NJ supermarkets want to ban plastic and paper bags, too
As a small but growing number of towns in New Jersey ban single-use plastic and paper bags at the checkout counters, supermarket chains and retailers are on board with getting the state to ban the bags everywhere.
In the meantime, the New Jersey Food Council, the trade organization that represents food stores, is trying to encourage customers to get in the habit of utilizing reusable bags.
The Choose to Reuse campaign will hand out and promote the reusable bags. Customers may also hear public service announcements at stores reminding people to use these bags.
"Our business group is at the forefront at addressing the problem and promoting a positive solution to the plastic bag issue that is before us," said Linda Doherty, president and CEO of the New Jersey Food Council.
"When you look at the supermarket community, we are the anchor of almost every New Jersey neighborhood. So our grocery members, the food retailers, care about the environment and sustainability. Our approach takes an important industry issue head on."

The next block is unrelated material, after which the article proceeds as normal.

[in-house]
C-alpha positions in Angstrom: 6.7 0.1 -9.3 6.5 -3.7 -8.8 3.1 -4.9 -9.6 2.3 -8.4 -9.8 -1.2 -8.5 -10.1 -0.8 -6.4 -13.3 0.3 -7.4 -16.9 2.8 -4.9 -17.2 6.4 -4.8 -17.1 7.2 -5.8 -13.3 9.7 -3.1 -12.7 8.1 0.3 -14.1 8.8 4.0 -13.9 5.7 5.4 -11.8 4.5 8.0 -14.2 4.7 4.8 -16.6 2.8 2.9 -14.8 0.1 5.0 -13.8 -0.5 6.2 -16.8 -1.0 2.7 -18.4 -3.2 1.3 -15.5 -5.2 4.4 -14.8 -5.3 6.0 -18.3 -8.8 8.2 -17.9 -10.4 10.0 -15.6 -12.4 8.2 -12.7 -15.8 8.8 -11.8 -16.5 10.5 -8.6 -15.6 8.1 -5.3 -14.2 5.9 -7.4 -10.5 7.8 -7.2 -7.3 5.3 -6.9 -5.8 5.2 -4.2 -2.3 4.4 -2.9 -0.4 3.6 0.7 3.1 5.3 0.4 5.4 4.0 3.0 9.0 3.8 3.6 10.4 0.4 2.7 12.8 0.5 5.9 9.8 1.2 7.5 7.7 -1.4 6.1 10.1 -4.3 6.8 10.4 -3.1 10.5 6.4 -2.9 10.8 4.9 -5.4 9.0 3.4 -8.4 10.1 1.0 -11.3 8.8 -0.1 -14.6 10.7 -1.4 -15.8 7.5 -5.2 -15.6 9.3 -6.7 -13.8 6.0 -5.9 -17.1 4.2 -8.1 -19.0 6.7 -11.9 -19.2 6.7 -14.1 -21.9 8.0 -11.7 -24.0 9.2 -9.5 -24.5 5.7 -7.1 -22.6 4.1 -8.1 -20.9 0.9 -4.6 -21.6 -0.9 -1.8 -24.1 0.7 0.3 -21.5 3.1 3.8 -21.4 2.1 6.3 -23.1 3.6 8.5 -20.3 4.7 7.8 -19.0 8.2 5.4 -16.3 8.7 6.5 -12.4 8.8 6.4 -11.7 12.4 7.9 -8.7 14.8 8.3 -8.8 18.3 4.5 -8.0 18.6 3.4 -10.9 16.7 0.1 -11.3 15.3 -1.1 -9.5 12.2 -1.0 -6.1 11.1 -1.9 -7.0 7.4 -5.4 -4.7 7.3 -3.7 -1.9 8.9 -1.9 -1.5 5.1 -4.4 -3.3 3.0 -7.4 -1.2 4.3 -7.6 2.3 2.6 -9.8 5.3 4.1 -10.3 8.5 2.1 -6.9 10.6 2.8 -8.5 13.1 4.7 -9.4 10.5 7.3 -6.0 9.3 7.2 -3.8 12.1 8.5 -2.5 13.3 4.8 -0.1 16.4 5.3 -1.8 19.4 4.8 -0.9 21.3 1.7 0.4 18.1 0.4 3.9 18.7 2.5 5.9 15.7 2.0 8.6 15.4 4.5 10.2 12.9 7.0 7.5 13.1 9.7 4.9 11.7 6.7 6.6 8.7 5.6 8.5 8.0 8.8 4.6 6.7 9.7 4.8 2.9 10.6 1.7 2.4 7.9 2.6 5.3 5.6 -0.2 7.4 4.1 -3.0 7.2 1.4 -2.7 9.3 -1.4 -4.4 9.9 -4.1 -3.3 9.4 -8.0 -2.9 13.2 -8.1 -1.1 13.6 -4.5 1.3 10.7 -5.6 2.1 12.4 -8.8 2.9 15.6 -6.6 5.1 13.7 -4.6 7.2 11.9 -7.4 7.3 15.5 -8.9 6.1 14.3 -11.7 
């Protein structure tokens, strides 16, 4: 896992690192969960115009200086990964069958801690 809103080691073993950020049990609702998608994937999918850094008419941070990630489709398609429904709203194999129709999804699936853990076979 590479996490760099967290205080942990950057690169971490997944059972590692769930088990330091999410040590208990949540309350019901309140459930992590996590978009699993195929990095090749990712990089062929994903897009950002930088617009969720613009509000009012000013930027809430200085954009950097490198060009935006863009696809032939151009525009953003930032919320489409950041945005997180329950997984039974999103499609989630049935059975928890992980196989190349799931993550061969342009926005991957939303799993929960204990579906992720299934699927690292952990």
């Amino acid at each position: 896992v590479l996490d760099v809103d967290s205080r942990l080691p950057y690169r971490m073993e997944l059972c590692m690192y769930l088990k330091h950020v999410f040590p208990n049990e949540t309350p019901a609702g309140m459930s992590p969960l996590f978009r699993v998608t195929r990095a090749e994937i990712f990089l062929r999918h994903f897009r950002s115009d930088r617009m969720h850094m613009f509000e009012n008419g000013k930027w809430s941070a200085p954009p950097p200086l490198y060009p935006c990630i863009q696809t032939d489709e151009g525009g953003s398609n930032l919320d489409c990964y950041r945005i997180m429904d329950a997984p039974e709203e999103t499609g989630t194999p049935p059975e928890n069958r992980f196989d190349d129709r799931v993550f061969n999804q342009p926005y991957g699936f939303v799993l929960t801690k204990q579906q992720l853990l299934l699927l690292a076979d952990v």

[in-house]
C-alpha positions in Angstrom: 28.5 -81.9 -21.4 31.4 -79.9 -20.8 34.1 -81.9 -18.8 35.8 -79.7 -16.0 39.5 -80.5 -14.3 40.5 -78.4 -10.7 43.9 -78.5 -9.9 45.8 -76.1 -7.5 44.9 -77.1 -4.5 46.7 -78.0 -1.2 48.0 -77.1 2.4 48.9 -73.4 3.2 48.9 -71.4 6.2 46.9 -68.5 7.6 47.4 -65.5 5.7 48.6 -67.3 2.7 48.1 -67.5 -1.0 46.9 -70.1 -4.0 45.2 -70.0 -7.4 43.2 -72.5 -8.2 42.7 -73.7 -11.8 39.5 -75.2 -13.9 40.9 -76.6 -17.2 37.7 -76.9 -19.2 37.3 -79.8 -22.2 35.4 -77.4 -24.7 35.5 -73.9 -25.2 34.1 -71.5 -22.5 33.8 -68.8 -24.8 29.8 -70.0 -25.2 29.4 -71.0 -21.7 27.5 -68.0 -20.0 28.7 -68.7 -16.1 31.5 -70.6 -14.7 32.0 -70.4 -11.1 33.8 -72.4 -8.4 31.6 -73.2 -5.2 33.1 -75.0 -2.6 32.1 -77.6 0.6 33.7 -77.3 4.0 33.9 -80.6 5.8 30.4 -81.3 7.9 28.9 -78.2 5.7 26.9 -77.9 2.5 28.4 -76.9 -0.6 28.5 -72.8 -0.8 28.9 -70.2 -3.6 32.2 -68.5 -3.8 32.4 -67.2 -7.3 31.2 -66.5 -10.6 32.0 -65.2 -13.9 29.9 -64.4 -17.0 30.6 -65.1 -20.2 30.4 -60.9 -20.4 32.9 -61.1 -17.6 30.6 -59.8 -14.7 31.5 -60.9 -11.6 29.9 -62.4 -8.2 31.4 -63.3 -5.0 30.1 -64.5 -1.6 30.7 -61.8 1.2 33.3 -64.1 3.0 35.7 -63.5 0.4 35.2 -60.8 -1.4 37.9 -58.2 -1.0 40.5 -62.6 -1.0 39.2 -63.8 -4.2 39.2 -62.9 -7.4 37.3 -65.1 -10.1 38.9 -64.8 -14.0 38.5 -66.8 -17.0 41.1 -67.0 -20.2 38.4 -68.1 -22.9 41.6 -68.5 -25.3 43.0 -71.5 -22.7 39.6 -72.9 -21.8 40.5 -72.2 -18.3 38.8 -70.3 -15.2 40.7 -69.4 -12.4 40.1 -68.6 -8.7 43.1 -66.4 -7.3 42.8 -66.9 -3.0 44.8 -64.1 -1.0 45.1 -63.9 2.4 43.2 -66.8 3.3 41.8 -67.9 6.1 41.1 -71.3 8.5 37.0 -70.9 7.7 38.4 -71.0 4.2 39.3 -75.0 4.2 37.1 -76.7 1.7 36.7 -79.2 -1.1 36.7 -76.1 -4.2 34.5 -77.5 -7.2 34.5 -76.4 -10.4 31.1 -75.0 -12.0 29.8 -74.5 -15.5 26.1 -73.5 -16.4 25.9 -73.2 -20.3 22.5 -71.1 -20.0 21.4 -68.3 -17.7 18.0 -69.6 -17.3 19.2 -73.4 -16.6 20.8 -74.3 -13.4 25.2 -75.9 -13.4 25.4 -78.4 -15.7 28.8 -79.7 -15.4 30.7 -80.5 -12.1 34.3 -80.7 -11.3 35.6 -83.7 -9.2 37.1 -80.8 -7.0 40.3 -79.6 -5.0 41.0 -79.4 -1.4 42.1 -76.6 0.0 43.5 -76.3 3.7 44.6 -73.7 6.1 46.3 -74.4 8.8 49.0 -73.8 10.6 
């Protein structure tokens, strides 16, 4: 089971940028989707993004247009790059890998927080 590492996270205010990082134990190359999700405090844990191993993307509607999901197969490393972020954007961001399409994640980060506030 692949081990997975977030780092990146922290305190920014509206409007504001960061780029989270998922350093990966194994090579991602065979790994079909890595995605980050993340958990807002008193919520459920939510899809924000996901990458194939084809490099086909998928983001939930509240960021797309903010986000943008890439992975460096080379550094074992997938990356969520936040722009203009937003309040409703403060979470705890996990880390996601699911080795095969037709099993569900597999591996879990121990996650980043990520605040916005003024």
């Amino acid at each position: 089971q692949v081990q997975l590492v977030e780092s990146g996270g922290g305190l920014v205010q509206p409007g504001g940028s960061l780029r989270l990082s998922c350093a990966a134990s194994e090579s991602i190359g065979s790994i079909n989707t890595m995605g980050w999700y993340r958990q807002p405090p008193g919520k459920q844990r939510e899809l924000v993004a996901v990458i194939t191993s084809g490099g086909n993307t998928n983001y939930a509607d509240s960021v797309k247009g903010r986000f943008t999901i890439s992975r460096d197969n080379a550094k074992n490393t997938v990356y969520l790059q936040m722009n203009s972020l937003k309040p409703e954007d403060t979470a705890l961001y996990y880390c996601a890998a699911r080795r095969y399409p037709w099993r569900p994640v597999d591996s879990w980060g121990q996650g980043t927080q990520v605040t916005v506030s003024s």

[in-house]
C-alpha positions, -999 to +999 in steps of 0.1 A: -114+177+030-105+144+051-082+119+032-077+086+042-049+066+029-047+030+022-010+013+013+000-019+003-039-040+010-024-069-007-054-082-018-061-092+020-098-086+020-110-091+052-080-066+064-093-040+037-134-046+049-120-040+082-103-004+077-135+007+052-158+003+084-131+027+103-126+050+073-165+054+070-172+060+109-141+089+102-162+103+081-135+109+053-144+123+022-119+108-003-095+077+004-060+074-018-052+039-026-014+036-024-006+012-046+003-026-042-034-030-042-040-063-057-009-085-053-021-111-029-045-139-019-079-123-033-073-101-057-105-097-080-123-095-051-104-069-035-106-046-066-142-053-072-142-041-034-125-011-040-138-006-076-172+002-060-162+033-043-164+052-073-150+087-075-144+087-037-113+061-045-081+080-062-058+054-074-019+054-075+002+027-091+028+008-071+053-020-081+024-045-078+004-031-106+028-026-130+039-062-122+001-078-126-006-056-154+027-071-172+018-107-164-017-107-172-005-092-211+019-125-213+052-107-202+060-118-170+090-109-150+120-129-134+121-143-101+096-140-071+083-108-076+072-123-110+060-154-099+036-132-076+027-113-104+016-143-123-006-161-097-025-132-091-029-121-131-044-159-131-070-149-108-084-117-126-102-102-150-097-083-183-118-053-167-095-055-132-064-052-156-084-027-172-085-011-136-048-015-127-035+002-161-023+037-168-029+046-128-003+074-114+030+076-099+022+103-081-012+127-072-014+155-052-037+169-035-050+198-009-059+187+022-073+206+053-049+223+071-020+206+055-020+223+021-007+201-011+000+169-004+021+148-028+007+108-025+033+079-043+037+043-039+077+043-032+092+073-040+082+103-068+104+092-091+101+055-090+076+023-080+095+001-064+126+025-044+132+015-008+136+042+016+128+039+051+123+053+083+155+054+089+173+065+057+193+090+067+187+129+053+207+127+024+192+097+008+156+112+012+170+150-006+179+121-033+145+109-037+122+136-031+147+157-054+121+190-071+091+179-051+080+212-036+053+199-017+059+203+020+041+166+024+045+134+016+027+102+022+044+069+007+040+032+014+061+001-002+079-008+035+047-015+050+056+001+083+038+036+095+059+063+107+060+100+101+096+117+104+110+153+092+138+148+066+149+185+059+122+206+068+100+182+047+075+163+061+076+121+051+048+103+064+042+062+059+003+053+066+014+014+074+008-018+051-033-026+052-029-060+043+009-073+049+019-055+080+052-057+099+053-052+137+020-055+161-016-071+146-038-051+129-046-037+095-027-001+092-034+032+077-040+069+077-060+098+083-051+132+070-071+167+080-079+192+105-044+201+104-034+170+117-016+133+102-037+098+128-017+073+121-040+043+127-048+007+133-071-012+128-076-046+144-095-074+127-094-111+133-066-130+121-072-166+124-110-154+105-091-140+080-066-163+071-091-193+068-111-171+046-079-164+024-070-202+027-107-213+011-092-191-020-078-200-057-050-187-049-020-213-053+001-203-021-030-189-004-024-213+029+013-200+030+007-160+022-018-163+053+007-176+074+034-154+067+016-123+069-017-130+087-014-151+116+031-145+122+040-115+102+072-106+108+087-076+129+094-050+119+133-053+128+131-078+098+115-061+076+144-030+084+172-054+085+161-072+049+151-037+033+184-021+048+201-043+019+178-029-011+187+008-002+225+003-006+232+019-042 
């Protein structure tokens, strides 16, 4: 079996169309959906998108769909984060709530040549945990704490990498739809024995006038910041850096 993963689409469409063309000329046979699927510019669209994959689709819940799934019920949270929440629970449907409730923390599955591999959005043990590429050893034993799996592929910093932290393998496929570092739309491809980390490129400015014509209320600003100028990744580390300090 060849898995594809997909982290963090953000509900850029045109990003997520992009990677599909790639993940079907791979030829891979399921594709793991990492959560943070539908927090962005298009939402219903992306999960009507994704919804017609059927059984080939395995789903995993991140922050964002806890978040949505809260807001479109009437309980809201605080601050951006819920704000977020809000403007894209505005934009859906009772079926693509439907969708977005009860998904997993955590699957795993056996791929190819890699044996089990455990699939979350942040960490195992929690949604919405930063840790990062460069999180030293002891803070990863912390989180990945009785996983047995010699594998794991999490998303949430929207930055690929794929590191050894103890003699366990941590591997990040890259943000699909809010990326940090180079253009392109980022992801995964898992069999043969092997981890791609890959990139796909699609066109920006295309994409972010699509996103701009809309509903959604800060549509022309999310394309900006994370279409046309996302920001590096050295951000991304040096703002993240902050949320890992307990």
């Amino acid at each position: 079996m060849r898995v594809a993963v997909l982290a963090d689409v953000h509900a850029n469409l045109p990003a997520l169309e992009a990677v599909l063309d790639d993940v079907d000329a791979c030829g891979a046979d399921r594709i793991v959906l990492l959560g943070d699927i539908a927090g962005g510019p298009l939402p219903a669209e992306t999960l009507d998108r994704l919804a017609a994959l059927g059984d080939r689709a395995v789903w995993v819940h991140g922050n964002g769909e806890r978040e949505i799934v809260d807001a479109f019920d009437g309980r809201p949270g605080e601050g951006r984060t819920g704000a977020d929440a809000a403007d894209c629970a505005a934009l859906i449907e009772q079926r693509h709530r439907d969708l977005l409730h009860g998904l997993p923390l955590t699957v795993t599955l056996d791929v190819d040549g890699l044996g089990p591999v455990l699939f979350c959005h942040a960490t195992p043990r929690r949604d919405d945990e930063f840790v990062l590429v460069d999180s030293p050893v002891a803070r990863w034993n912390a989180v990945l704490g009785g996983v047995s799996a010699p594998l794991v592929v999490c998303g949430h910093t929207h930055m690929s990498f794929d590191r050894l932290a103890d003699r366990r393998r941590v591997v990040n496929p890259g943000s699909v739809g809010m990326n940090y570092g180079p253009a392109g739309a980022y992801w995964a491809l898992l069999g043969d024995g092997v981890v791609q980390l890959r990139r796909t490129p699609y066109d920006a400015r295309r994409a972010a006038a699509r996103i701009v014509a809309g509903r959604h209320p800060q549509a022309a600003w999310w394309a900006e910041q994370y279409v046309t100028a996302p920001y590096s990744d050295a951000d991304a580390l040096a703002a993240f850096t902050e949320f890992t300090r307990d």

Doherty said residents should keep the reusable bags in their cars at all times so they will never forget to use them when they go shopping.
She also suggested it would be a good idea for New Jerseyans to ask their state legislators to support a statewide ban on both paper and plastic bags to protect the environment.
A Monmouth University poll released this month shows 65% of New Jersey residents support a statewide plastic bag policy.
There are about 60 towns in New Jersey that have either enacted or proposed different plastic bag policies. Surrounding states like New York, Connecticut, Delaware and Massachusetts already have laws in place.